The loss of two key players showed for the Celtics in the first quarter when the Suns broke in front 26-10 before Boston’s bench helped spark a 15-0 run.

 

LeBron James gets ‘M-V-P’ chants in Houston

Bob Levey/Getty Images
Leave a comment

Laker fans are everywhere.

Decades of stars and success — from Magic Johnson through Kobe Bryant — turned the Lakers into the biggest franchise brand in the NBA, the only thing that might rival it is LeBron James‘ brand. Combine those two and there seem to be loud, at points obnoxious, Lakers fans in every arena.

Case in point: LeBron James got “M-V-P” chants in Houston while the Lakers beat the Rockets.

LeBron called it humbling.

LeBron’s play this season — 25.5 points and a career-high 10.9 assists a game, playing his best defense in years and leading the Lakers to a West best 34-8 record — has him in the hunt for a fifth MVP award (although he’s not who we would vote for right now).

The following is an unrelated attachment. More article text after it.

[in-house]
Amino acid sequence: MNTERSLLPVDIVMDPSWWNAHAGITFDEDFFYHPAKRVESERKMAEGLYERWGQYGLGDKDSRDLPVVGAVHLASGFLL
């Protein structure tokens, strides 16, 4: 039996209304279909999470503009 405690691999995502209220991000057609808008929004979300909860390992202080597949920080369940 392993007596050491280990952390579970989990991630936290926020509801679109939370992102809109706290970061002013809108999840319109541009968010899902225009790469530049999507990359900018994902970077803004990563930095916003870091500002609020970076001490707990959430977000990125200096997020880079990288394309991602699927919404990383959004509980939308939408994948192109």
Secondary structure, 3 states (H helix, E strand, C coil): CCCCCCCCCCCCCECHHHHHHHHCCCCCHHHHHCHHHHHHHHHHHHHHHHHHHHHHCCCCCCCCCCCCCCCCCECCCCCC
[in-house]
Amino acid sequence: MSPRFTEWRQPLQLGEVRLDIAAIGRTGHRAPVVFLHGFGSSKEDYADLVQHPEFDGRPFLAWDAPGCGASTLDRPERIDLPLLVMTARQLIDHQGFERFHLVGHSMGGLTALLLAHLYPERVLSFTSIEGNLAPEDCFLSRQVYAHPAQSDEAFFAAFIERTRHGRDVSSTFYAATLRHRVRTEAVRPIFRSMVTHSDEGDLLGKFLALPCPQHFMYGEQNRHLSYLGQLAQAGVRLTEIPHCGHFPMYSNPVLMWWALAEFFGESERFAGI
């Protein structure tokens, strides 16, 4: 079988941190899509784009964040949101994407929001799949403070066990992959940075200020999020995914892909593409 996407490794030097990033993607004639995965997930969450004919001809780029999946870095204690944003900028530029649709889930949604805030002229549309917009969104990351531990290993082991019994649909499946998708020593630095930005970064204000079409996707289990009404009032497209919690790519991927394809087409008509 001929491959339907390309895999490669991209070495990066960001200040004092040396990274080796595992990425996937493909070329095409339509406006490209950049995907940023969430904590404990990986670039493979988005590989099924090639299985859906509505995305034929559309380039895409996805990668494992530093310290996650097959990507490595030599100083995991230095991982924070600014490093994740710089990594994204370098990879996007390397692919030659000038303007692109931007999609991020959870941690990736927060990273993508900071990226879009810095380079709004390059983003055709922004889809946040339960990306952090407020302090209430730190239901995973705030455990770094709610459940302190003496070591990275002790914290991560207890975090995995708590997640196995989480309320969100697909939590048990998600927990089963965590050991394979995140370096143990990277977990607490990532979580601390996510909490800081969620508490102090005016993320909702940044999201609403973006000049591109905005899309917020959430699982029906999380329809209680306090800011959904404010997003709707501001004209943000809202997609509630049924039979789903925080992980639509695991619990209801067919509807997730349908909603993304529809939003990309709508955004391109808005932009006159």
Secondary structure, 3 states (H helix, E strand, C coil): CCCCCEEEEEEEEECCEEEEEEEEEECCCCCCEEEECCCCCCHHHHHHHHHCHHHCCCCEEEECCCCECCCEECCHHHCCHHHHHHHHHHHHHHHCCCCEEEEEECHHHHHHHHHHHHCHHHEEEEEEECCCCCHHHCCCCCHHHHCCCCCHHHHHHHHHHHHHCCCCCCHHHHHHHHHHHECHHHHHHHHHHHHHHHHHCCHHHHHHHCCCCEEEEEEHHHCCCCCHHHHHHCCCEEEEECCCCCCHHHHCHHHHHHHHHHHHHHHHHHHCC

Expect to hear these chants in a lot more buildings this season.

Check out Stephen Curry the sideline reporter (VIDEO)

Leave a comment

Stephen Curry, the most overpaid sideline reporter in the NBA.”

That’s how Curry was introduced on the Warriors broadcast Saturday night as he took over some sideline reporting duties while still out after fracturing his hand four games into the season. What else has he got to do?

Above you can see the best of Curry’s reactions, or check out his walk-off interview with Eric Paschall:

I’d say he shouldn’t quit his day job, but that job also pays a little better.

By the way, the Warriors ended their losing streak with a 109-95 victory over Orlando. D'Angelo Russell led the way with 26 points.